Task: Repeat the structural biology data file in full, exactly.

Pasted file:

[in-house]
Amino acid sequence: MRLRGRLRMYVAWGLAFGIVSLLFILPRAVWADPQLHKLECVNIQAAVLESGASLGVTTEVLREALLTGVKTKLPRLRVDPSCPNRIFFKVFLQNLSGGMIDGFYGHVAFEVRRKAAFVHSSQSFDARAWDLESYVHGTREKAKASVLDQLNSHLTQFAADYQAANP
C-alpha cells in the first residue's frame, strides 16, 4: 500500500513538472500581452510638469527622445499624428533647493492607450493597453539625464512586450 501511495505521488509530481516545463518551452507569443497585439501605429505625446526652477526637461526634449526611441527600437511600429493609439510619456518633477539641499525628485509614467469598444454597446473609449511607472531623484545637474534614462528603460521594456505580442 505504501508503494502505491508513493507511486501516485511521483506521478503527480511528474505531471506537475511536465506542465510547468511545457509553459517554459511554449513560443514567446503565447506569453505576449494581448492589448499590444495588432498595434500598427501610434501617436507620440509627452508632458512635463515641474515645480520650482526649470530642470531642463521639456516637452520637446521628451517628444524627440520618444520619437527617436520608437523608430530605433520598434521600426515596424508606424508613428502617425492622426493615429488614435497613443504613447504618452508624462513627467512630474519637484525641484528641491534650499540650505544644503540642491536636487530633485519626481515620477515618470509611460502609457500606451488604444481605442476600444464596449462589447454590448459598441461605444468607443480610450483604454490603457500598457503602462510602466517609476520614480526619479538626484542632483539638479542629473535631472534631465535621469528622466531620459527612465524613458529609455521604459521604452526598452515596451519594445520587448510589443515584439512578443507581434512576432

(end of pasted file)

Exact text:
[in-house]
Amino acid sequence: MRLRGRLRMYVAWGLAFGIVSLLFILPRAVWADPQLHKLECVNIQAAVLESGASLGVTTEVLREALLTGVKTKLPRLRVDPSCPNRIFFKVFLQNLSGGMIDGFYGHVAFEVRRKAAFVHSSQSFDARAWDLESYVHGTREKAKASVLDQLNSHLTQFAADYQAANP
C-alpha cells in the first residue's frame, strides 16, 4: 500500500513538472500581452510638469527622445499624428533647493492607450493597453539625464512586450 501511495505521488509530481516545463518551452507569443497585439501605429505625446526652477526637461526634449526611441527600437511600429493609439510619456518633477539641499525628485509614467469598444454597446473609449511607472531623484545637474534614462528603460521594456505580442 505504501508503494502505491508513493507511486501516485511521483506521478503527480511528474505531471506537475511536465506542465510547468511545457509553459517554459511554449513560443514567446503565447506569453505576449494581448492589448499590444495588432498595434500598427501610434501617436507620440509627452508632458512635463515641474515645480520650482526649470530642470531642463521639456516637452520637446521628451517628444524627440520618444520619437527617436520608437523608430530605433520598434521600426515596424508606424508613428502617425492622426493615429488614435497613443504613447504618452508624462513627467512630474519637484525641484528641491534650499540650505544644503540642491536636487530633485519626481515620477515618470509611460502609457500606451488604444481605442476600444464596449462589447454590448459598441461605444468607443480610450483604454490603457500598457503602462510602466517609476520614480526619479538626484542632483539638479542629473535631472534631465535621469528622466531620459527612465524613458529609455521604459521604452526598452515596451519594445520587448510589443515584439512578443507581434512576432